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I'm getting ready to start my adventures in Vivariums and dart frog keeping.

I currently have a 55 gallon reef aquarium that is becoming more of a nightmare than a hobbie. It's constantly overrun with hair algae or this other brown slimy algae that chokes off everything in the tank. My war with the algae is soon over as I give up the hobby entirely.

This means that I will have a nice tank (after being thouroughly cleaned) that I plan to make into a Vivarium. But being the cautious individual I am, I am going to take a 18 gallon tall aquarium and turn it into an experimental one to see if I even enjoy the hobby.

Now that you have some background on my plans, here come the questions.

1. I see alot of pictures on the net of plantwork that is growing on the wood and backwall of the viv. Is there anything special you have to do to get it to grow there? From my limited understanding of plantlife, they recieve all of their nutrients from the soil, so how can a plant grow on a peice of wood and get the nutrients that it needs to grow? Also, how do the roots take hold if the wall is only 1/4" thick?

2. My reef aquarium has a strong lighting system. I know seting up vivariums usually have low wattage floresent lighting, but the ones in my reef tank are 400watts of VHO lighting. Is this going to be too much for the viv? Currently, when I open the lid of the reef tank, it's blinding because of how bright it is.

3. I'm planning on doing the foam with cocowhatever silconed onto it (I haven't done much research on it yet, but I will once I get closer to starting it up.) How well does this work with plantwork growing off of the back wall as opposed to a cork based backing? I really don't like the flat back look that alot of vivs have, so I'd prefer to do foam because I can get the texture and look that I want. Do the plants' roots grow down into the foam?

These are all my questions for now, I'm sure I'll come up with more later.
 

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Well with the plants growing on the back wall, most will develop long roots that will eventually hit the soil in the bottom of the tank. But alot of plants used in the vivs only need light and high humidity. Also growing on the wood and with frogs pooping everywhere, there is an amazing amount of nutrients.
The lighting you have now can be used, the only thing you have to watch out for is raising the temp of the tank too much.
There are other forms of cork that arent flattened out and still retain a nice form availible on many websites, but with the foam, the plants roots go over it and never into it ( they cant get through the silicon ). You can find some pics of how I did it at http://www.rjmarchisi.com/frogs/08_04_04/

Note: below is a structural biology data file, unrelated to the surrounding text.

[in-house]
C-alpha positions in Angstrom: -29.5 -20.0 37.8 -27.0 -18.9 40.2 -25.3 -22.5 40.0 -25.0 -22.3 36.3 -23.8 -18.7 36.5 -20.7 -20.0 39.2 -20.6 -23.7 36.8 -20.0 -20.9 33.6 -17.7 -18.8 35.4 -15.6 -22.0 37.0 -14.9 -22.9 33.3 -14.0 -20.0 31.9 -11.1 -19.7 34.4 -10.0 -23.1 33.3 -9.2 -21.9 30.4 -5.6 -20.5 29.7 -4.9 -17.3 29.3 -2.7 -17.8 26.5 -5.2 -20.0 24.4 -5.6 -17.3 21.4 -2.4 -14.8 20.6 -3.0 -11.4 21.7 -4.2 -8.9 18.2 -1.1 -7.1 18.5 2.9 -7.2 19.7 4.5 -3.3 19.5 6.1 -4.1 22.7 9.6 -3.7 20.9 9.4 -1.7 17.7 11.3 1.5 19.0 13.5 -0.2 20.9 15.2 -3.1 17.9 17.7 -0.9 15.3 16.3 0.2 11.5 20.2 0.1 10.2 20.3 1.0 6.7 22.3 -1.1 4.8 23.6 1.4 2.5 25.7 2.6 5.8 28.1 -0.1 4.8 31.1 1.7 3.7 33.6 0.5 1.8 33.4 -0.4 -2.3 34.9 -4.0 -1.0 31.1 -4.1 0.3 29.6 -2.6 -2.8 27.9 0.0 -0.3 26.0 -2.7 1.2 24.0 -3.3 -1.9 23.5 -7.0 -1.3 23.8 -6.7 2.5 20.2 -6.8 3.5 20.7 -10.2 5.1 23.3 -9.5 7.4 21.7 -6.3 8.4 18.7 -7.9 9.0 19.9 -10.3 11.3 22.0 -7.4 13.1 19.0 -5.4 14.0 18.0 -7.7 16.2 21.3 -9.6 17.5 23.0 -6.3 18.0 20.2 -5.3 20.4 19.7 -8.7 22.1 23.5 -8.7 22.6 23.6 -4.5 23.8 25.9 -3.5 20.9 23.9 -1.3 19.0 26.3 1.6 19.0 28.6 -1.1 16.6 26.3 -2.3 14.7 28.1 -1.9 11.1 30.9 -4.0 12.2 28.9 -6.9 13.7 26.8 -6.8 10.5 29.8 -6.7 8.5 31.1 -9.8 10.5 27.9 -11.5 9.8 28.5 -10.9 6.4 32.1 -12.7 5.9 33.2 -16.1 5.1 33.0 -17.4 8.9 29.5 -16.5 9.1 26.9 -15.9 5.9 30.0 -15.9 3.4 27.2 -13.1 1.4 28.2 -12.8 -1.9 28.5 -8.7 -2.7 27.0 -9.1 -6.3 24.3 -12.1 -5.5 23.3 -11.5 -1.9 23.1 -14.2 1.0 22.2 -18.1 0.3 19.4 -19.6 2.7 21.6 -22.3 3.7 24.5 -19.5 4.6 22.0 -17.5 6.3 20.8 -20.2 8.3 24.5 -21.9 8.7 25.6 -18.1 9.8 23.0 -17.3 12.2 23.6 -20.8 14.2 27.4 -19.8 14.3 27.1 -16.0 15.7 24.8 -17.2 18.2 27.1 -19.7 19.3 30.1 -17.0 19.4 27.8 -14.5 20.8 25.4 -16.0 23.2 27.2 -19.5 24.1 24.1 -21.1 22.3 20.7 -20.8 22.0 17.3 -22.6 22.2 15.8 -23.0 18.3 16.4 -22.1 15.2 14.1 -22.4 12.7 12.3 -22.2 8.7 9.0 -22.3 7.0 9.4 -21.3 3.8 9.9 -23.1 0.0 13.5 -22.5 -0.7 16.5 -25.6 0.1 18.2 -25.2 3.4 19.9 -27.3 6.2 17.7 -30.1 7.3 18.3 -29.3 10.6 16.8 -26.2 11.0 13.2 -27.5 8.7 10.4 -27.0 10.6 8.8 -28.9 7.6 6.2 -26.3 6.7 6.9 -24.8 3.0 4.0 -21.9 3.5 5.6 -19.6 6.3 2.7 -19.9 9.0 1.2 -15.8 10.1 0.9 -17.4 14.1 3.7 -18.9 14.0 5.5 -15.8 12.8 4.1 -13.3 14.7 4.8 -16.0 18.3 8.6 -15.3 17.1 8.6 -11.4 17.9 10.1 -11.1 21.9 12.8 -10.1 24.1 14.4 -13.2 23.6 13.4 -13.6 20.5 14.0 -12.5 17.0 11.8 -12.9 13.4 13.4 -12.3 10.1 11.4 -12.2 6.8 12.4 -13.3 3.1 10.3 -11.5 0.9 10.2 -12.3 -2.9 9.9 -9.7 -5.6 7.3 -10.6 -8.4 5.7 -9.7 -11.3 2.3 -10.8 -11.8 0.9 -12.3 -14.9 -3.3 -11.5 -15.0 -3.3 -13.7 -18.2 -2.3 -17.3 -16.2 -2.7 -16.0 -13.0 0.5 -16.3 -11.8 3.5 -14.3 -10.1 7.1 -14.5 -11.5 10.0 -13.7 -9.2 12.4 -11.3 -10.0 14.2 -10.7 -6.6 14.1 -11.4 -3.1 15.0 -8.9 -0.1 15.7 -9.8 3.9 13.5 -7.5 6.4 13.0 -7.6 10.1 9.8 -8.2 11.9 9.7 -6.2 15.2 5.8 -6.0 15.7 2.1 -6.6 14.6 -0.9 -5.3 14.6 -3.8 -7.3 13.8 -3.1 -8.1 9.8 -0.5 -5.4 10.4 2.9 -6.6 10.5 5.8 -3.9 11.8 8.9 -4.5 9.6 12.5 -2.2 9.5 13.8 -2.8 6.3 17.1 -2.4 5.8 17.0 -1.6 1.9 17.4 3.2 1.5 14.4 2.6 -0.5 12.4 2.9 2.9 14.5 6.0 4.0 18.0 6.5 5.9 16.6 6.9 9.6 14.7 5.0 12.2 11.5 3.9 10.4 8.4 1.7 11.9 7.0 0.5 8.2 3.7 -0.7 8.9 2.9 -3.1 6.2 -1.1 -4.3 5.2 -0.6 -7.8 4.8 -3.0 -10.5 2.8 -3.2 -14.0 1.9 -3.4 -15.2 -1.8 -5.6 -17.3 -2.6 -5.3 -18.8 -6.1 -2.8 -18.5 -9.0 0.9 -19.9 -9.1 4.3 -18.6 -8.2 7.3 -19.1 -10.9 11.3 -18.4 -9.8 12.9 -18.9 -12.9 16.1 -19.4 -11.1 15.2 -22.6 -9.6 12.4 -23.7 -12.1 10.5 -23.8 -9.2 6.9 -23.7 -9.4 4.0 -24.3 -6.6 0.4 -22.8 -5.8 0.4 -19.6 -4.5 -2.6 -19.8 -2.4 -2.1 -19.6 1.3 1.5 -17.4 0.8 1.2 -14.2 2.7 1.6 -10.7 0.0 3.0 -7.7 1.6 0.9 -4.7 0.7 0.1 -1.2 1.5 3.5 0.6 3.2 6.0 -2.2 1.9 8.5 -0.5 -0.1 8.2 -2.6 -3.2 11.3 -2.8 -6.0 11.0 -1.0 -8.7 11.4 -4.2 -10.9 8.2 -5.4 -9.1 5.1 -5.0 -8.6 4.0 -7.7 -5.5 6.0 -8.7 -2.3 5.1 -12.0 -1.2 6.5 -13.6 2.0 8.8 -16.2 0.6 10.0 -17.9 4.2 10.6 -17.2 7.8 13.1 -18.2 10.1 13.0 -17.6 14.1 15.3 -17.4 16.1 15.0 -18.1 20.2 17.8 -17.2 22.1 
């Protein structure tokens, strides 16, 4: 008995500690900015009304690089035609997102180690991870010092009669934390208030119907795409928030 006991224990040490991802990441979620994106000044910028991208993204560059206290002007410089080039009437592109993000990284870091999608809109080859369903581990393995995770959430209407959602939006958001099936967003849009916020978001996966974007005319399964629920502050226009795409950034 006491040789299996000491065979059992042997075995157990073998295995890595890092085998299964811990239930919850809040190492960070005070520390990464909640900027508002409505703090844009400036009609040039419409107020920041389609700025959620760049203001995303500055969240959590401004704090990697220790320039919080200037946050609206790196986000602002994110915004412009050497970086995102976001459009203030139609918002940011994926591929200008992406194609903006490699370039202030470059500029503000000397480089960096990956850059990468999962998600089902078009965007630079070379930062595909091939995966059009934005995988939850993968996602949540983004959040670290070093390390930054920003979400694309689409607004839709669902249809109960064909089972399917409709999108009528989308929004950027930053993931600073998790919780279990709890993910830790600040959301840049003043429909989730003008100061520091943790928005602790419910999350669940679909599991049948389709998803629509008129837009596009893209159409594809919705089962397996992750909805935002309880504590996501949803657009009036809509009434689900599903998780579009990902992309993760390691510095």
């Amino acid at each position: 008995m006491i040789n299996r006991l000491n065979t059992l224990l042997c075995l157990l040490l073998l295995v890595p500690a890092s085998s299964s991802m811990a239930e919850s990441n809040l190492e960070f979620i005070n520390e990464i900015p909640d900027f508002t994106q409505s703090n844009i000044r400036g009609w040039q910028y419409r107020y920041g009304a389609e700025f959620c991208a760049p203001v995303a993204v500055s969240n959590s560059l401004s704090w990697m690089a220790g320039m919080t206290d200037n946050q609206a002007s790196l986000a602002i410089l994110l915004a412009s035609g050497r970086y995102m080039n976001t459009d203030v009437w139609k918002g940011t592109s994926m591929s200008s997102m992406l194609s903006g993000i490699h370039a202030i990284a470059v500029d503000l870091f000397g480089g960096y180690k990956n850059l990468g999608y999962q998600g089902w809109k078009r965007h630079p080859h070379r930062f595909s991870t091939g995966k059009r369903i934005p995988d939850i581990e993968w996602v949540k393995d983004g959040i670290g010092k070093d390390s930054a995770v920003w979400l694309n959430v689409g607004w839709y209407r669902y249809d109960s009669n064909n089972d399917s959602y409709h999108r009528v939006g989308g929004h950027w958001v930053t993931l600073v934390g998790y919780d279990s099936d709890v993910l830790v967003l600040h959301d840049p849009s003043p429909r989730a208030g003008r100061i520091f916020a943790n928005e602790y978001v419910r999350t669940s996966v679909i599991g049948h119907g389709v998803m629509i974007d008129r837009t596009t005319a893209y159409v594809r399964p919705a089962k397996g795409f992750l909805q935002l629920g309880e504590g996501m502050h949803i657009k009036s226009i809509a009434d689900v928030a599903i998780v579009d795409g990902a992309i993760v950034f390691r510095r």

rob
 

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To add a little more to what rob said about plants, another thing about some of the plants being connect to wood is that some plants (for example the bromeliads) need to have dryer roots or thier roots may rot. some people manipulate the ground to create good drainage to keep the roots from going bad.
As far as a light being to bright, bright lights are alright but the question is how hot do they make the enviornment (which rob also addressed)? You dont want to cook the enviornment. Reef lights are very bright and hot, but the envirionment usually has a fairly swift current and some people use chillers to control that heat. I dont know any specifics about wattage and size of tank but regular aquarium florecents are cheaper anyway.

jason
 
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To put the lighting into perspective...

A regular 48" Fluorescent bulb uses 36 watts of electricity to produce the light level that it does.

a 48" VHO bulb uses 110 watts of electricity, producing three times the output that a regular Fluorescent bulb would.

I have 4 VHO bulbs, the equivalant of 12 regular Fluorescent bulbs.

So yes... it's bright... I'd rather not downgrade to regular Fluorescent lighting because of how much money I've invested into the VHO setup.

But thankfully, they don't get too hot. In my current reef tank, it never gets above 78 degrees. If needed, I can reduce the amount of bulbs down to two to assist in cooling or lowering the light levels to be comfortable to the inhabitants.


I think I've decided to use CoCo Fiber for my background (link: http://tinyurl.com/dzbmg). I'll probably use driftwood peices to create the texture on the back that I was looking for. Does anyone have any experience with this stuff?
 

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Welcome aboard Chiablo!


There's an excellent tutorial on the Black Jungle website on how to create a tank using driftwood in the coco/foam background.

Also, as I'm sure you're seeing as you read some of the many posts here that there's been lots of good advice and questions raised about the same topic.

-Dave
 
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